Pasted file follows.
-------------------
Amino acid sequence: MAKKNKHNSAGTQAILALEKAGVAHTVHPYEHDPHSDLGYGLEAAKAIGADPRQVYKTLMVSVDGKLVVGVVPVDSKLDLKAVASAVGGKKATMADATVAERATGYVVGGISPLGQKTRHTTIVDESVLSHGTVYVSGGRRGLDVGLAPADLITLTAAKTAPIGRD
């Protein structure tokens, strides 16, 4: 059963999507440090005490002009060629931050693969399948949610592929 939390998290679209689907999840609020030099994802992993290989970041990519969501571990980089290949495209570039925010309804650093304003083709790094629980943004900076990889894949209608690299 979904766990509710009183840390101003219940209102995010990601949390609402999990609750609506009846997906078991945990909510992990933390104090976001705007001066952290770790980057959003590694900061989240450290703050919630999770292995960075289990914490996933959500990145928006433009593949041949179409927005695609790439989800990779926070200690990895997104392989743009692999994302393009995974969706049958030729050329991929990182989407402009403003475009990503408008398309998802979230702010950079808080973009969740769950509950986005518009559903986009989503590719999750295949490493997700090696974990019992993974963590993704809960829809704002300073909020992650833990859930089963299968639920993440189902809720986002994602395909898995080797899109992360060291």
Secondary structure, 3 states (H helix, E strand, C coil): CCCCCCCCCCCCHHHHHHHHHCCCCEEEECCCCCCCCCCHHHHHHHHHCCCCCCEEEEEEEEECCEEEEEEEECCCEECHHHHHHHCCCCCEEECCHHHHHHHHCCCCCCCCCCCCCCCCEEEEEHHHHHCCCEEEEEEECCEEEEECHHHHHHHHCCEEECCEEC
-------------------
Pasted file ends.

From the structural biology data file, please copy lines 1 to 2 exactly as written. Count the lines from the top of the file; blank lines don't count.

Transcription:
Amino acid sequence: MAKKNKHNSAGTQAILALEKAGVAHTVHPYEHDPHSDLGYGLEAAKAIGADPRQVYKTLMVSVDGKLVVGVVPVDSKLDLKAVASAVGGKKATMADATVAERATGYVVGGISPLGQKTRHTTIVDESVLSHGTVYVSGGRRGLDVGLAPADLITLTAAKTAPIGRD
């Protein structure tokens, strides 16, 4: 059963999507440090005490002009060629931050693969399948949610592929 939390998290679209689907999840609020030099994802992993290989970041990519969501571990980089290949495209570039925010309804650093304003083709790094629980943004900076990889894949209608690299 979904766990509710009183840390101003219940209102995010990601949390609402999990609750609506009846997906078991945990909510992990933390104090976001705007001066952290770790980057959003590694900061989240450290703050919630999770292995960075289990914490996933959500990145928006433009593949041949179409927005695609790439989800990779926070200690990895997104392989743009692999994302393009995974969706049958030729050329991929990182989407402009403003475009990503408008398309998802979230702010950079808080973009969740769950509950986005518009559903986009989503590719999750295949490493997700090696974990019992993974963590993704809960829809704002300073909020992650833990859930089963299968639920993440189902809720986002994602395909898995080797899109992360060291």